The relevant portion of the amended statute states:
Any employee of such employer shall not be liable for any injury … and … shall be released from all other liability whatsoever … except that an employee shall not be released from liability for injury or death if the employee engaged in an affirmative negligent act that purposefully and dangerously caused or increased the risk of injury
Section 287.120.1 (as amended, 2012).
As amended, then, the 2012 statute provides co-employees with immunity from suit when they may be liable at common law unless the exception set forth within the statute is met. Specifically, a co-employee is immune unless the co-employee “engaged in an affirmative negligent act that purposefully and dangerously caused or increased the risk of injury.” Because Edwards was a co-employee of the plaintiff, he was immune from personal liability unless he was found to have “engaged in an affirmative negligent act that purposefully and dangerously caused or increased the risk of injury.”
In the majority opinion, the Supreme Court held that the plain text of the statute provides that a co-employee is statutorily immune unless the co-employee purposefully and dangerously caused or increased the risk. This means the co-employee must have engaged in conduct with the specific purpose to cause or increase the risk of injury. Mere negligent conduct is not enough to meet the requirements of this exception to statutory immunity.
Plaintiff argued that the jury could infer that Edwards acted with the purpose to increase the risk of injury to the plaintiff by virtue of Edwards having intentionally removed a safety guard in violation of the employer’s safety rules. The Supreme Court found that such inference was not reasonable and required improper speculation. In short, the Supreme Court found that the plaintiff suffered injuries that were “tragic, but they resulted from an unfortunate accident in the workplace, not the deliberate and deviant actions of a co-worker who sought and desired to cause or increase the risk of injury to a co-employee.” The Court noted that while the evidence supported a finding that Edwards acted outside of the safety rules, this demonstrated only that Edwards acted negligently, not that he intended to cause or increase the risk of injury. Therefore, it ruled that Edwards was entitled to immunity under the statute.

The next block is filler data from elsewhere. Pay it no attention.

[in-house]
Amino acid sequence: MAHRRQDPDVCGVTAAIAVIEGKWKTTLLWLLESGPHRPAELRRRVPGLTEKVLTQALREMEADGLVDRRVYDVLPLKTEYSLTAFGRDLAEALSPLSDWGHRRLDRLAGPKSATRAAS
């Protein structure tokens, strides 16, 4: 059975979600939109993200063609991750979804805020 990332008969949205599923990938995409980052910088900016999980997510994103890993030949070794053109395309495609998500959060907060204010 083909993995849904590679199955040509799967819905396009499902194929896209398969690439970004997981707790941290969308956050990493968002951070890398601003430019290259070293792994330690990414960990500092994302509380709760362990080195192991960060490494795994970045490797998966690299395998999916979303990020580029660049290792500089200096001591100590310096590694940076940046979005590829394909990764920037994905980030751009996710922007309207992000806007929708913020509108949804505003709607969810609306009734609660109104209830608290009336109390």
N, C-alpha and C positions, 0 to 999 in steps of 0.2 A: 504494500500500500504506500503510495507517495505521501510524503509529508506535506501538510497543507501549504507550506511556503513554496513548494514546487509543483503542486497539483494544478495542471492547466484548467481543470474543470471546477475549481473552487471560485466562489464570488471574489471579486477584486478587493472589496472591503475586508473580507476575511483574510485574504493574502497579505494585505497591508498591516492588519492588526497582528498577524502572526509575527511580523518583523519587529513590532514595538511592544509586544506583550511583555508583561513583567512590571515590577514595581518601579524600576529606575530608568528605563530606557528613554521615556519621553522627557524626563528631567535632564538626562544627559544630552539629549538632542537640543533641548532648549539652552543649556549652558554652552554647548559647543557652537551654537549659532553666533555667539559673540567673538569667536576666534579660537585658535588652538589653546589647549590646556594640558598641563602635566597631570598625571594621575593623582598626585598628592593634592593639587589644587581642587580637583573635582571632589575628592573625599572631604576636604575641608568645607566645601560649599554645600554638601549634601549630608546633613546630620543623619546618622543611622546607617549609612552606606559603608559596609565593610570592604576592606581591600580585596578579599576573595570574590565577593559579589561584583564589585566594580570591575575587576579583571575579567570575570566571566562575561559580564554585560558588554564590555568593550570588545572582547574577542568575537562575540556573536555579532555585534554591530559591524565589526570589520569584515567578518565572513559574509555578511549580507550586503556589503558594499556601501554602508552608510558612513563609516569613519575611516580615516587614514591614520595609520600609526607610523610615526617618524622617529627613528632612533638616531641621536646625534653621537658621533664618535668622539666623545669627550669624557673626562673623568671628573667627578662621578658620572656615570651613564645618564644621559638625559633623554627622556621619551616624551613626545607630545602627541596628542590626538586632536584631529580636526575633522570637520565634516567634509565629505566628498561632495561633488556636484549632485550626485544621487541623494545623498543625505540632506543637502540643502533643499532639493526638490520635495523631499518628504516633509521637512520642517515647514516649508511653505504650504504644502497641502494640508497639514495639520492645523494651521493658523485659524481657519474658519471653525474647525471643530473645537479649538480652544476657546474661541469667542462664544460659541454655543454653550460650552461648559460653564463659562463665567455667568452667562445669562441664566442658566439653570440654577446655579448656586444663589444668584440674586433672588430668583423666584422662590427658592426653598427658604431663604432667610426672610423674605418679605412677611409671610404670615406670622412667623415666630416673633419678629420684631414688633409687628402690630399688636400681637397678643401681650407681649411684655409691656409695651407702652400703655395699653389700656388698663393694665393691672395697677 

In a dissenting opinion, Judge Patricia Breckenridge argued that the majority opinion improperly relied on prior case law that limited the liability of co-employees to negligent acts that are not reasonably foreseeable to the employer. She stated that such an interpretation effectively eliminated any recovery in circumstances where there could be recovery at common law. However, the majority opinion stated that any analysis that a co-employee owes an independent duty to keep a safe workplace outside of the employer’s nondelegable duty disregarded settled law that a co-employee cannot be held liable at common law for negligence in carrying out the duties owed by the employer.
For co-employee liability claims arising from workplace injuries that occur after the 2012 amendment to the Workers’ Compensation Act referenced in this case, a co-employee will not be personally liable unless there is evidence of a specific intention to increase the risk of injury or death. Without such evidence, a co-employee is immune from liability under Section 287.120.1.
(For review of the Opinion in this case, including its dissenting Opinion, see Danny Brock v. Peter Dunne, in his Capacity as Defendant Ad Litem for Mark Edwards, Deceased, Missouri Supreme Court No. SC97542.)